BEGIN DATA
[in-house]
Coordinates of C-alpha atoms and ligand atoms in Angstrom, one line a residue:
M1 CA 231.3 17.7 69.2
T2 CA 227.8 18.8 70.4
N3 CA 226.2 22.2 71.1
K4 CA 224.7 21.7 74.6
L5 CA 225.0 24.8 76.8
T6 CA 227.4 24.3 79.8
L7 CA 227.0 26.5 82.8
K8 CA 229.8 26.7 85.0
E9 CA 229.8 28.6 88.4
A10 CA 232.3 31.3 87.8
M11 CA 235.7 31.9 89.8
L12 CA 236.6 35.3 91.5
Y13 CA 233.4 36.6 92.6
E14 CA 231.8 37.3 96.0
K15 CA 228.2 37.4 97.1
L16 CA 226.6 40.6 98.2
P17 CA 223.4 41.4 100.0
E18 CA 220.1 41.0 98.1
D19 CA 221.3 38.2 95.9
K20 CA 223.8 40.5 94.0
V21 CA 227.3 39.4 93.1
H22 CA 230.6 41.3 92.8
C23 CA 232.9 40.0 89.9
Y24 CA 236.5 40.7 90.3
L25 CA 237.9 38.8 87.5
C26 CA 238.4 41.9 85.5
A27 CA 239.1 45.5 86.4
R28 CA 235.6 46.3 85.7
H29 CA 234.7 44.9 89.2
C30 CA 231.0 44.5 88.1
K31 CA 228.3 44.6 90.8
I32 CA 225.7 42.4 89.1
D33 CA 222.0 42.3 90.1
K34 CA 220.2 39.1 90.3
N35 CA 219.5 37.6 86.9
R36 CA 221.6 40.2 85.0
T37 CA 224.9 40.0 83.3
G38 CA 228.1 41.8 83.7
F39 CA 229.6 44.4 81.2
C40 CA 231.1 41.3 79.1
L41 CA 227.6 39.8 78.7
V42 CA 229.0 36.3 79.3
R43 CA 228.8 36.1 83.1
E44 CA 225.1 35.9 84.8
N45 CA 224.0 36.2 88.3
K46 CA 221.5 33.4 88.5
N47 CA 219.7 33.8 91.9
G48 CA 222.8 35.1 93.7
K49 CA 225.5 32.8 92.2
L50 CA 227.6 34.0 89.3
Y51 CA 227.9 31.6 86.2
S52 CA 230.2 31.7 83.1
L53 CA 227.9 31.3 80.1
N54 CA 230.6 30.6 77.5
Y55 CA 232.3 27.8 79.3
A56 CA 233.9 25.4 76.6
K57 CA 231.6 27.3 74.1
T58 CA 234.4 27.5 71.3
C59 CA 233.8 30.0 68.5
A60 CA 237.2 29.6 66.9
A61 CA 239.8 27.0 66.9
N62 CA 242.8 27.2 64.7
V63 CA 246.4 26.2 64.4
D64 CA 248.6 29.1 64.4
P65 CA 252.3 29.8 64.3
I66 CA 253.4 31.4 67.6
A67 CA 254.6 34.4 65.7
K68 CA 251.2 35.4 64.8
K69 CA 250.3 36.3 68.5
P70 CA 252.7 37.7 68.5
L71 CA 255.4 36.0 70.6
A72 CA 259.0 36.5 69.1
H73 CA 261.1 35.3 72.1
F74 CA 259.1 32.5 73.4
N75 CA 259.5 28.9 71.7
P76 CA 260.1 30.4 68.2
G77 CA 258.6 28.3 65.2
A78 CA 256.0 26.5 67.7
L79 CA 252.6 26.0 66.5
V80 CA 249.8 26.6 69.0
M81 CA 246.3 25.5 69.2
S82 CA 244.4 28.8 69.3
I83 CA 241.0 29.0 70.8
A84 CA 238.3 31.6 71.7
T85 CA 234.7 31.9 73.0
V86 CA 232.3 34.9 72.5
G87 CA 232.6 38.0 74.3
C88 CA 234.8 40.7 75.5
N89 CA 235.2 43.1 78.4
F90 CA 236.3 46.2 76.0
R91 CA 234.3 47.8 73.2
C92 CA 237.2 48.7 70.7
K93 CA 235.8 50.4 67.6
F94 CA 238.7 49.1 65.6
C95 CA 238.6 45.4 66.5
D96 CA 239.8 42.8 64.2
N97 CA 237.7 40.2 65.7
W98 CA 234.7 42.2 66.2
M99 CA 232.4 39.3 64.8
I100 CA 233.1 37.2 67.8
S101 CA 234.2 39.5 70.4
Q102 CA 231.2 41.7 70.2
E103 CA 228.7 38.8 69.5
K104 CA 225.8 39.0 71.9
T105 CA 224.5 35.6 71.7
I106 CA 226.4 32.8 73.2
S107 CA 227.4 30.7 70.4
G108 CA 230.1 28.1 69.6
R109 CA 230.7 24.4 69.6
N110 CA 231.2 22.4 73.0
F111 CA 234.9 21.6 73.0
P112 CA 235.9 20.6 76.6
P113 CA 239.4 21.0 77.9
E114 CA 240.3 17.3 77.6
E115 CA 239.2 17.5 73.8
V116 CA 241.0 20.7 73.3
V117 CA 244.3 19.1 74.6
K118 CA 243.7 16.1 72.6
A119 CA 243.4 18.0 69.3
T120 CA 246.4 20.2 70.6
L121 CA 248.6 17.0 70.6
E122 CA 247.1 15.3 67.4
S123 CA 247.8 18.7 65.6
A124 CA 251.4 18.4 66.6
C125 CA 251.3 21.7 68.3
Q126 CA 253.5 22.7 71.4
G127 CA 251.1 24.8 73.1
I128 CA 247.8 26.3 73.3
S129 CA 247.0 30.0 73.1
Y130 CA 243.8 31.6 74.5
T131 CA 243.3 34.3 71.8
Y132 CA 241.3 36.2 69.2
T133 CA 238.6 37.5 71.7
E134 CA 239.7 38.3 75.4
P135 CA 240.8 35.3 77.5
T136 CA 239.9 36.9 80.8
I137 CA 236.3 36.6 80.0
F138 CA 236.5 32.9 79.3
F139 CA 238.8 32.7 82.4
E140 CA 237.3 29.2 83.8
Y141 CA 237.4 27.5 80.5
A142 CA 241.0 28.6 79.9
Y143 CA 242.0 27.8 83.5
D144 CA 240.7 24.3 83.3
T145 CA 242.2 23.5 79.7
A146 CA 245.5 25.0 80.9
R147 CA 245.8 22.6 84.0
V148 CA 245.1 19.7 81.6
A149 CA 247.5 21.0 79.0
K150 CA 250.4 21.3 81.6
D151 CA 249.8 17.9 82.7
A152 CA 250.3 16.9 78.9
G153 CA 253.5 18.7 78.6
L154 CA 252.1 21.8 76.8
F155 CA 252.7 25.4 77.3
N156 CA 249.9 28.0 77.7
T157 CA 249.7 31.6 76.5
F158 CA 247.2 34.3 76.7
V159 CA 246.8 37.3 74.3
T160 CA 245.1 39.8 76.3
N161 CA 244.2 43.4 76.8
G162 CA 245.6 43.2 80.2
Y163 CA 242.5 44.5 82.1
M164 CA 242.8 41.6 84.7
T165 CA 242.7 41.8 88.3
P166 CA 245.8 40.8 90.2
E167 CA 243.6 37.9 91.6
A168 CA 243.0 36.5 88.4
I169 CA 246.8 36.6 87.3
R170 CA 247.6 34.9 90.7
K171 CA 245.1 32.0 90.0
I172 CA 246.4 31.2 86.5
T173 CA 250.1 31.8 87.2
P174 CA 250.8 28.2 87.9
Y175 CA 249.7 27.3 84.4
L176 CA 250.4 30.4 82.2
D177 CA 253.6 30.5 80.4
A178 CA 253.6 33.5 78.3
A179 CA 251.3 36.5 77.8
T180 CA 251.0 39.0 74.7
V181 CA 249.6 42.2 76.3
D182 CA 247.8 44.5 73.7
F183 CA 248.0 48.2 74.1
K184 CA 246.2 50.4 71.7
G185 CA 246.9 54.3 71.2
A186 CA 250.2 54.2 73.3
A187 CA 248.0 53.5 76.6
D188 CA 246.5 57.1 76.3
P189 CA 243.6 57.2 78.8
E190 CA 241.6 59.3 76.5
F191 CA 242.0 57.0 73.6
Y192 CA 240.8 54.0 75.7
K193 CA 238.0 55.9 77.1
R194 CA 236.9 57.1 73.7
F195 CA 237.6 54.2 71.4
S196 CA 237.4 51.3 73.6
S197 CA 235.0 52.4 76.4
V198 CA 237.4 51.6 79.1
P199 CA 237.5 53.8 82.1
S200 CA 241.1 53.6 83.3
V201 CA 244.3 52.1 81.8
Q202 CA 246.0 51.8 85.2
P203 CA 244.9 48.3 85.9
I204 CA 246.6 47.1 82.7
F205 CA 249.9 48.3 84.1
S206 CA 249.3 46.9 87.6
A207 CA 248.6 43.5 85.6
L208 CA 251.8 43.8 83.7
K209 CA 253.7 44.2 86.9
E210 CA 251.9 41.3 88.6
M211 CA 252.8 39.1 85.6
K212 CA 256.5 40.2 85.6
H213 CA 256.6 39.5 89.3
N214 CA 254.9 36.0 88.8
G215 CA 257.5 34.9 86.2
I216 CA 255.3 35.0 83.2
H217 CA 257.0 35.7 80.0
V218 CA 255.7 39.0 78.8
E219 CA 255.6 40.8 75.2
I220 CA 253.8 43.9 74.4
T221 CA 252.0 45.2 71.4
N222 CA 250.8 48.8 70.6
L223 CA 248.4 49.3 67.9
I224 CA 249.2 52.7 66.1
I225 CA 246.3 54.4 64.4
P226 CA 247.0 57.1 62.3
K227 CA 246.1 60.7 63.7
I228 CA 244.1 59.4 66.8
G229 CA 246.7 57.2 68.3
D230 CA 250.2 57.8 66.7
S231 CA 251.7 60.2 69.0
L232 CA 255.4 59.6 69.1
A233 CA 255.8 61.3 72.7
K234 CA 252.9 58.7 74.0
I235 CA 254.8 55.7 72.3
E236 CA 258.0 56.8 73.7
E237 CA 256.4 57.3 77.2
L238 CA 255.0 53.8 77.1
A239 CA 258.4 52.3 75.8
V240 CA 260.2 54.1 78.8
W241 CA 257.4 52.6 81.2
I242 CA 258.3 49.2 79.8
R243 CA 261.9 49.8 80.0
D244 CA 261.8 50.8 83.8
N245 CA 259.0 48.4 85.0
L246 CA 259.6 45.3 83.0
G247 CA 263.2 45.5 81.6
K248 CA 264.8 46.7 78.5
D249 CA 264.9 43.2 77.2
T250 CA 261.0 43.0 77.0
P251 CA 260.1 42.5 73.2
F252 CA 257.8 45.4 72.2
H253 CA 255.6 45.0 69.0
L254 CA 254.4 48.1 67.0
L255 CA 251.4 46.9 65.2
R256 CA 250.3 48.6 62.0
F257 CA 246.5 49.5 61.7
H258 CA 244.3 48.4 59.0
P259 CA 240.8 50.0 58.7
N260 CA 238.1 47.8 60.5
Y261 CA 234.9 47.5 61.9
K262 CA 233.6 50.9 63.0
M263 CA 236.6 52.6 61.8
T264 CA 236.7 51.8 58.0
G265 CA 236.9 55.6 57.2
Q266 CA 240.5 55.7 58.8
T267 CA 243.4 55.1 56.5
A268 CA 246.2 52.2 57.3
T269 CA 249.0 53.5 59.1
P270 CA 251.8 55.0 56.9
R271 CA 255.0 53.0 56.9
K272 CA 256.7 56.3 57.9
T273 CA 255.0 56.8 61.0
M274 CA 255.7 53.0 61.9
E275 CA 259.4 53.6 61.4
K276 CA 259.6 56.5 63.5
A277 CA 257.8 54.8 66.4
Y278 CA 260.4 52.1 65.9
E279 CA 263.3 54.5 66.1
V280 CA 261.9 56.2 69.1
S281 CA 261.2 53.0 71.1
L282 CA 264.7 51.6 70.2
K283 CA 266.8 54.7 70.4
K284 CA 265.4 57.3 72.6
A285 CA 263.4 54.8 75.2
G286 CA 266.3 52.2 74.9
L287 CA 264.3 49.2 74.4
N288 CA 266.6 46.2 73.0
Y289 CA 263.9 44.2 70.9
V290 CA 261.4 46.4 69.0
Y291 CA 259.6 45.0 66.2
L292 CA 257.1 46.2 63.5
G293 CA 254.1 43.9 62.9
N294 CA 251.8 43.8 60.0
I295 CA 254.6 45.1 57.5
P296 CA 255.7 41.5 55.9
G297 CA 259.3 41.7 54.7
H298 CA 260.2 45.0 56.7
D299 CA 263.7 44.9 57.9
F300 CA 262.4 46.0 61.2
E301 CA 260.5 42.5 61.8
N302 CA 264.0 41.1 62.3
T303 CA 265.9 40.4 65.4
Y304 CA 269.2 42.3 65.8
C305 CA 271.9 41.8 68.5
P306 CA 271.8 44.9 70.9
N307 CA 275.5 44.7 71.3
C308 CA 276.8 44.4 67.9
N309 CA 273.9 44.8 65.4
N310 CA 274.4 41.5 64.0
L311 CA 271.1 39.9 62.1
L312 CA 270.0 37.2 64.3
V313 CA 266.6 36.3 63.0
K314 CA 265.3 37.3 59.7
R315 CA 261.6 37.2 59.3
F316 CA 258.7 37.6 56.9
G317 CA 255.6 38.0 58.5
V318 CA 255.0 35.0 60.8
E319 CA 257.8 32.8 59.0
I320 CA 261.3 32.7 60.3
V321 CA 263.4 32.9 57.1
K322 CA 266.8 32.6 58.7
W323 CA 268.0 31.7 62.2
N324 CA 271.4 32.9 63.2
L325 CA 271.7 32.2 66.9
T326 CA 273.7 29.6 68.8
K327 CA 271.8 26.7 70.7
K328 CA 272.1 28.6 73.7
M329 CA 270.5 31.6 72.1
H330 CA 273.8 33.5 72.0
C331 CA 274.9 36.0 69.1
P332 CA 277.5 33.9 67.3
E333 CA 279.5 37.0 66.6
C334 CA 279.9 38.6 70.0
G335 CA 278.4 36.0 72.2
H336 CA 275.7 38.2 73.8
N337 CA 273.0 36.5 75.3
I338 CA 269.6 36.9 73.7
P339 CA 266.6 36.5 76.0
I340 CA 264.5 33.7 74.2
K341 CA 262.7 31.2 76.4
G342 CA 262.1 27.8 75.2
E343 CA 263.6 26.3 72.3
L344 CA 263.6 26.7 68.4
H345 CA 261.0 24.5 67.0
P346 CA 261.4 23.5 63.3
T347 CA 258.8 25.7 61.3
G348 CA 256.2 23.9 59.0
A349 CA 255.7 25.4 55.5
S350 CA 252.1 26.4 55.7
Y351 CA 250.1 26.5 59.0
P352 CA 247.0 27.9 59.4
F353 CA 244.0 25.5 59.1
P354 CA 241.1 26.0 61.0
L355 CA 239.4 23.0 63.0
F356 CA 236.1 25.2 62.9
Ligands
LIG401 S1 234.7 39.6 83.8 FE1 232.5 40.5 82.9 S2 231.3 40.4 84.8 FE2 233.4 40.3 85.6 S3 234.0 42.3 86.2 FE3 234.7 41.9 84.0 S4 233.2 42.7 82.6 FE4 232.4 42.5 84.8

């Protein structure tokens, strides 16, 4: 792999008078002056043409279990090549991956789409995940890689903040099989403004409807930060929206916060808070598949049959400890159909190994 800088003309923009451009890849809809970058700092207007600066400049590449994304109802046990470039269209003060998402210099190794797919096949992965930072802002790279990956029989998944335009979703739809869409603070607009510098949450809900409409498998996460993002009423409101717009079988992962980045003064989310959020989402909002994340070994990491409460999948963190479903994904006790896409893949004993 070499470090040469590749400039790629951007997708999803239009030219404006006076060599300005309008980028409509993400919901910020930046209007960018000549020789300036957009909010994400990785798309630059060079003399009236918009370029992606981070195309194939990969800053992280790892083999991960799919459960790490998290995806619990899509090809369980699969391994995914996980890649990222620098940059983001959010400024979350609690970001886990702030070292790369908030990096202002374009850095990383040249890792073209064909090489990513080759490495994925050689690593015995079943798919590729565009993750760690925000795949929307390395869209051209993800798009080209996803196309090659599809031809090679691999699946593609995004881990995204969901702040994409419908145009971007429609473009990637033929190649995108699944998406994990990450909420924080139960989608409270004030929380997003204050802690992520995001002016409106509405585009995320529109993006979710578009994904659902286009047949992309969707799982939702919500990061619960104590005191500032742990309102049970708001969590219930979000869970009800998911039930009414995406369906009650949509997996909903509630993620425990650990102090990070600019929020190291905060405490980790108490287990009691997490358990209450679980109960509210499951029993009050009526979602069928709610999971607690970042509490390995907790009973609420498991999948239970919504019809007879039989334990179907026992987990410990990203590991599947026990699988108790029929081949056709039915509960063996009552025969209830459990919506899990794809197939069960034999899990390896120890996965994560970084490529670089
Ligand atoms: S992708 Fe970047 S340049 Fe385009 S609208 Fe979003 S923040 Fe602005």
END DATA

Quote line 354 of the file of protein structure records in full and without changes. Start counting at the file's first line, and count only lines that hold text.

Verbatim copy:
P352 CA 247.0 27.9 59.4